Thursday, April 19, 2007

Nicolas Sarkozy - un Horngois chez le Gaulois

Burkina Faso based reggae band Zedess made this great song and video about Nicolas Sakozy the anti immigration minister in French government who drastically increased deportations and who called the unemployed immigrant youth in France "scum". Sarkozy might become the next president of France leading polls for presidential elections in May.
Nevertheless this video gives the right answers and a strong African point of view concerning this right wing chauvininist man by posing the question: Nicolas Sarkozy, why did your father leave Hungary?

Even if you don't understand French. This video is worth to be watched, the music is great.

Ibrahim Avcıl must be released!

Stopp the state terror in Turkey!

Ibrahim Avcıl must be released!

Some of the journalists, trade unionists, youth and female activisists and activists of the ESP (Socialist Platform of the Oppressed), who filled the prisons due to the Turkish state`s raids on the newspaper Atilim, the ESP, the Socialist Youth Association (SGD), the trade unions Limter-Is and Tekstil-Sen, the Labourer Women`s Association (EKD), the cultural and art institute BEKSAV, the Association Sanat ve Hayat, the radio station Özgür Radyo in whole Turkey and Northern Kurdistan and on the homes of the people working at these institutes, have been taken to court in Istanbul on April 13, 2007. This has been their first trial. Among those arrested, there were many delegates who took part in the 5th International Conference Agaist Disappearances, organised by ICAD together with YAKAY-DER in May 2006 in Diyarbakir.

Ibrahim Avcil, who works for the British Section of ICAD, has been one of the delegates from the UK, as there were many delegates from other foreign countries to come and watch the trials on April 13. On this day, the whole world has been witnessing the brutal attacks of the police on the masses gathering in front of Beşiktaş Court, Istanbul, where the trial was taking place. The Turkish police, who could not accept the demands of hundreds of people requiring the release of the prisoners in a peaceful way, attacked them brutally with gas bombs and truncheons. Thıs attack proofs that the Turkish state stills maintains its fascist structure which is an enemy of human rights.

On April 13, the Turkish state attacked as well as took 114 people under arrest. Among those 20 people taken to prison is also our activist Ibrahim Avcıl. Whilst the Turkish state had to release 10 prisoners at the April 13 trial, it opted for replacing them by 20 other people.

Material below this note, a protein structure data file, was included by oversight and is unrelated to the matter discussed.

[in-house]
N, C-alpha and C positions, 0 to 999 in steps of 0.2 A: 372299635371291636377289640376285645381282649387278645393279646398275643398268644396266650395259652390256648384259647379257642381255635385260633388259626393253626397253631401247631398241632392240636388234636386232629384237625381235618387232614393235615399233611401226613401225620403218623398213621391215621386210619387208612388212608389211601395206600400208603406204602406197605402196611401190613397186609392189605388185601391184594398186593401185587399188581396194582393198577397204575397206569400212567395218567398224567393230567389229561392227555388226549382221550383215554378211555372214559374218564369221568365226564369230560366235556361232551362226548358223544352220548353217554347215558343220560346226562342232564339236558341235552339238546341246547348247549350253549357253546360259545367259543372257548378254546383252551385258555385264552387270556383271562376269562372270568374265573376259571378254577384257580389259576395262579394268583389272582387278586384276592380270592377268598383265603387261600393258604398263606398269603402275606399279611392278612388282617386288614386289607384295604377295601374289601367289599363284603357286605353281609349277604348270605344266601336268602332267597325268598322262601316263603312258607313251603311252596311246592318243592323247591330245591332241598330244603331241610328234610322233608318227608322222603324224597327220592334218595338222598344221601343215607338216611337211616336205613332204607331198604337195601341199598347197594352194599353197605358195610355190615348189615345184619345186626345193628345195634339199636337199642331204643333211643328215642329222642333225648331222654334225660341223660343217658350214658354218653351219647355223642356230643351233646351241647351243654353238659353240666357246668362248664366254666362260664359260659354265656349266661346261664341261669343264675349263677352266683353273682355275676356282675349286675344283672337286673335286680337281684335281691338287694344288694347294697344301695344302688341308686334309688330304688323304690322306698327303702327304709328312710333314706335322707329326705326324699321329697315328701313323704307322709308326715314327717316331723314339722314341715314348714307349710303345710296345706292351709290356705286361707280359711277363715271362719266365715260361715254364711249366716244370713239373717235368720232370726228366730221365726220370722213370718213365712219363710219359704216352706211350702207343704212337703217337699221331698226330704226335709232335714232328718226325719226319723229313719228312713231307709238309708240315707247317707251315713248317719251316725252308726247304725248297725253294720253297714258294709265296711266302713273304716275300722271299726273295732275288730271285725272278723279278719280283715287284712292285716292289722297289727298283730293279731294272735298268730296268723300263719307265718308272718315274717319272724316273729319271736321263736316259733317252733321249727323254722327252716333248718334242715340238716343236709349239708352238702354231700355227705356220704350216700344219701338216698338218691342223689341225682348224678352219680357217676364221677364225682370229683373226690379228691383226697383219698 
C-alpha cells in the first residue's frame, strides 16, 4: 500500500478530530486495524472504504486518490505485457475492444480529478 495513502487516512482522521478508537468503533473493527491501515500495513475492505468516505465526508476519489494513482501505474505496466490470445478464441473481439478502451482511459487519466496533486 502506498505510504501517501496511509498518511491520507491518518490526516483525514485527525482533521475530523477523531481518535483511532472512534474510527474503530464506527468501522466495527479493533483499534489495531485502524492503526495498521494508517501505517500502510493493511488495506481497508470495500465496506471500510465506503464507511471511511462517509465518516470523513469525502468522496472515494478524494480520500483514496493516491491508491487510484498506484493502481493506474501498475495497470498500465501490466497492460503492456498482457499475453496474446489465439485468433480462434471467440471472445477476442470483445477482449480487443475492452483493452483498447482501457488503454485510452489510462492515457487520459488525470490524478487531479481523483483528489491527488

ICAD strongly protests against these attacks and the detentions by the Turkish state and demands the immediate release of its activist Ibrahim Avcıl.

ICAD demands the release of the ESP activists arrested and detained on April 13 and the punishment of the police who were brutally attacking the people waiting in front of the court.

ICAD declares that the Turkish state with its recent attacks on intellectuals and democratic institutions is violating international law and basic human rights and demands an end to Turkish state’s attacks.

April 17, 2007


International Office

'IMG_2246' von azadi

Saturday, April 07, 2007

Mumia Abu-Jamal on Oury Jalloh

Mumia Abu-Jamal's Radio Broadcasts

Higher Quality Audio files available

Copyright 2006 Mumia Abu-Jamal/Prison Radio

"Death in Cell #5 "

Rec. 4-2-07 1) 1:36 Radio essay Mp3

Mumia Abu-Jamal is an award-winning journalist who chronicles the human condition. He has been a resident of Pennsylvania’s death row for twenty-five years. Writing from his solitary confinement cell his essays have reached a worldwide audience. His books "Live From Death Row", "Death Blossoms", "All Things Censored", “Faith of Our Fathers” and the recently released “We Want Freedom” have sold over 150,000 copies and been translated into nine languages. His 1982-murder trial and subsequent conviction have been the subject of great debate.
Free Mumia Now!

Oury Jalloh agonizingly burned to death o
n the 7th of January, 2005, tied at his hands and feet in Cell Number 5 in Dessau/Germany. He was a 21 year-old refugee from Sierra Leone. The smoke and fire alarm were simply ignored by the supervising police officer; the communication system connected directly to the cell was turned off, supposedly because the police officers felt bothered by the "burbling noises" while they were talking on the telephone. Since his death to this day, the State Prosecutor, responsible for carrying out the investigations, has exclusively promoted the theory that Oury Jalloh committed suicide.